In Illinois, people have the fundamental right to control decisions relating to their medical care. This includes the right to control those decisions even after they become incapacitated. Recognizing this right, the Illinois legislature has passed the Illinois Living Will Act (755 ILCS 35/1 et seq.) which recognizes the right of people to make written instructions concerning their medical care, including the decision to have death delaying treatment withheld or withdrawn.
Adults and emancipated minors who are of sound mind may execute a declaration directing that if they are suffering from a terminal illness death delaying measures shall not be used to prolong their life. The declaration must be signed and witnessed by two persons 18 years of age or older.
Once it’s executed, you should provide a copy of the declaration to your doctor so that it becomes part of your medical record. You should also determine whether your physician is willing to comply with the provisions of the living will. Your doctor must advise you whether or not he intends to comply. If not, you should have your medical records transferred to a doctor who is willing to follow your wishes. It is your responsibility to initiate this transfer.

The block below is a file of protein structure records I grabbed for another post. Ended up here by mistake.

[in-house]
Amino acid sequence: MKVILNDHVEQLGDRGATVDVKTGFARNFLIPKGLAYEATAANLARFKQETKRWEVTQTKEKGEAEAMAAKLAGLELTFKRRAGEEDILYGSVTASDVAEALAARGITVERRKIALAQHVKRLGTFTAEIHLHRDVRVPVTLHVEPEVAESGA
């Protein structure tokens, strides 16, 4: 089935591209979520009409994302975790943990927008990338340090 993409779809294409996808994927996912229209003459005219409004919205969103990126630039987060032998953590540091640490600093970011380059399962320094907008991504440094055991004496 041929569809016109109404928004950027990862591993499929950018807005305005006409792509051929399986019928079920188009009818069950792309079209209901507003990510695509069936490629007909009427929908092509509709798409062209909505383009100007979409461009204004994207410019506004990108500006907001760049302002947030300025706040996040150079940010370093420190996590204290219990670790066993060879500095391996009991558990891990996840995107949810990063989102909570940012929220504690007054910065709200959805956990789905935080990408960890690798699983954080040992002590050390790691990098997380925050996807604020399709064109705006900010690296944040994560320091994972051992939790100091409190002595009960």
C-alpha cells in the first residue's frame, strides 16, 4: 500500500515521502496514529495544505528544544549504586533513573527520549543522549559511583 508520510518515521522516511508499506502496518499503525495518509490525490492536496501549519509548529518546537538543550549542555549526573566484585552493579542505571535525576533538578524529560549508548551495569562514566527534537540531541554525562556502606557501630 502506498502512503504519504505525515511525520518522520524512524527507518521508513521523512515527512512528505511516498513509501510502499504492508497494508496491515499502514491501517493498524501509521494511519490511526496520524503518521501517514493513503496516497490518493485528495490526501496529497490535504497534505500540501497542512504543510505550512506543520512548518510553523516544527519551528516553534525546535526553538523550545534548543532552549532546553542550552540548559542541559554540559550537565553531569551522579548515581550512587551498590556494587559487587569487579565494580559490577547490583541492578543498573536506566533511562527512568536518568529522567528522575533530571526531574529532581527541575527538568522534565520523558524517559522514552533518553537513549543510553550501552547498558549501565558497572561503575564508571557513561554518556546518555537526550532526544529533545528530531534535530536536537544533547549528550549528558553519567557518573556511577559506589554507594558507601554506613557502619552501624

You have the right to revoke your living will at any time, whether or not you are of sound mind. The revocation may be made by destroying the declaration or by a written or oral revocation which clearly expresses your intent to revoke the original declaration. An oral or written revocation must be made in the presence of two persons 18 years of age or over. Your wish to revoke should be memorialized in writing and signed and dated by the witnesses.